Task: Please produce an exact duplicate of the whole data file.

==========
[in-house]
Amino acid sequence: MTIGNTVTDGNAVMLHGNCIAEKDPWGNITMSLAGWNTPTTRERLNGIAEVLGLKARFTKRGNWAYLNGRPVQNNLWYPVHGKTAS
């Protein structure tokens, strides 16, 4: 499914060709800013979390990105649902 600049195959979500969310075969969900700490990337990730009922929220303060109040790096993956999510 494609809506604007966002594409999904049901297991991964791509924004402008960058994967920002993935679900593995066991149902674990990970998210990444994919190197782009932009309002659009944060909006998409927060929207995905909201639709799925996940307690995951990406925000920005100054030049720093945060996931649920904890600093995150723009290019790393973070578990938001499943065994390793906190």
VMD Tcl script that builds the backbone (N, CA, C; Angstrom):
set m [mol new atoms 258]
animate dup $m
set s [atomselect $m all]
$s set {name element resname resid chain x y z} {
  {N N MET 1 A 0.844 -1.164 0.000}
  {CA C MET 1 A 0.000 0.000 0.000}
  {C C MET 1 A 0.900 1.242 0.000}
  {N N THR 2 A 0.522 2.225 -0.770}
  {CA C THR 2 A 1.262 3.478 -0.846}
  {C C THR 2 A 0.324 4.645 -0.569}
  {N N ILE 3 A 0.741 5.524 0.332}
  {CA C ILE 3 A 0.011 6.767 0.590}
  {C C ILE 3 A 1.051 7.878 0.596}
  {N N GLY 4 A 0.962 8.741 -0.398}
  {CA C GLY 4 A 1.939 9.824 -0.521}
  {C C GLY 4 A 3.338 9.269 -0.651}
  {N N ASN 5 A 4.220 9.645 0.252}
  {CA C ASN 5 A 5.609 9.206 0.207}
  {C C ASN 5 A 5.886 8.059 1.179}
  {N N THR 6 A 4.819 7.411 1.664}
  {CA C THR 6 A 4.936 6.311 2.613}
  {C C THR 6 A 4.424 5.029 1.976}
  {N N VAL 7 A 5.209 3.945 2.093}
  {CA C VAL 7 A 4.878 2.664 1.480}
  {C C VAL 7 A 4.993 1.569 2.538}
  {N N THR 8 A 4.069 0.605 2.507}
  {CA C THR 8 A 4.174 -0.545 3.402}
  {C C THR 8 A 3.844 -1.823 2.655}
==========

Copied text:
[in-house]
Amino acid sequence: MTIGNTVTDGNAVMLHGNCIAEKDPWGNITMSLAGWNTPTTRERLNGIAEVLGLKARFTKRGNWAYLNGRPVQNNLWYPVHGKTAS
């Protein structure tokens, strides 16, 4: 499914060709800013979390990105649902 600049195959979500969310075969969900700490990337990730009922929220303060109040790096993956999510 494609809506604007966002594409999904049901297991991964791509924004402008960058994967920002993935679900593995066991149902674990990970998210990444994919190197782009932009309002659009944060909006998409927060929207995905909201639709799925996940307690995951990406925000920005100054030049720093945060996931649920904890600093995150723009290019790393973070578990938001499943065994390793906190």
VMD Tcl script that builds the backbone (N, CA, C; Angstrom):
set m [mol new atoms 258]
animate dup $m
set s [atomselect $m all]
$s set {name element resname resid chain x y z} {
  {N N MET 1 A 0.844 -1.164 0.000}
  {CA C MET 1 A 0.000 0.000 0.000}
  {C C MET 1 A 0.900 1.242 0.000}
  {N N THR 2 A 0.522 2.225 -0.770}
  {CA C THR 2 A 1.262 3.478 -0.846}
  {C C THR 2 A 0.324 4.645 -0.569}
  {N N ILE 3 A 0.741 5.524 0.332}
  {CA C ILE 3 A 0.011 6.767 0.590}
  {C C ILE 3 A 1.051 7.878 0.596}
  {N N GLY 4 A 0.962 8.741 -0.398}
  {CA C GLY 4 A 1.939 9.824 -0.521}
  {C C GLY 4 A 3.338 9.269 -0.651}
  {N N ASN 5 A 4.220 9.645 0.252}
  {CA C ASN 5 A 5.609 9.206 0.207}
  {C C ASN 5 A 5.886 8.059 1.179}
  {N N THR 6 A 4.819 7.411 1.664}
  {CA C THR 6 A 4.936 6.311 2.613}
  {C C THR 6 A 4.424 5.029 1.976}
  {N N VAL 7 A 5.209 3.945 2.093}
  {CA C VAL 7 A 4.878 2.664 1.480}
  {C C VAL 7 A 4.993 1.569 2.538}
  {N N THR 8 A 4.069 0.605 2.507}
  {CA C THR 8 A 4.174 -0.545 3.402}
  {C C THR 8 A 3.844 -1.823 2.655}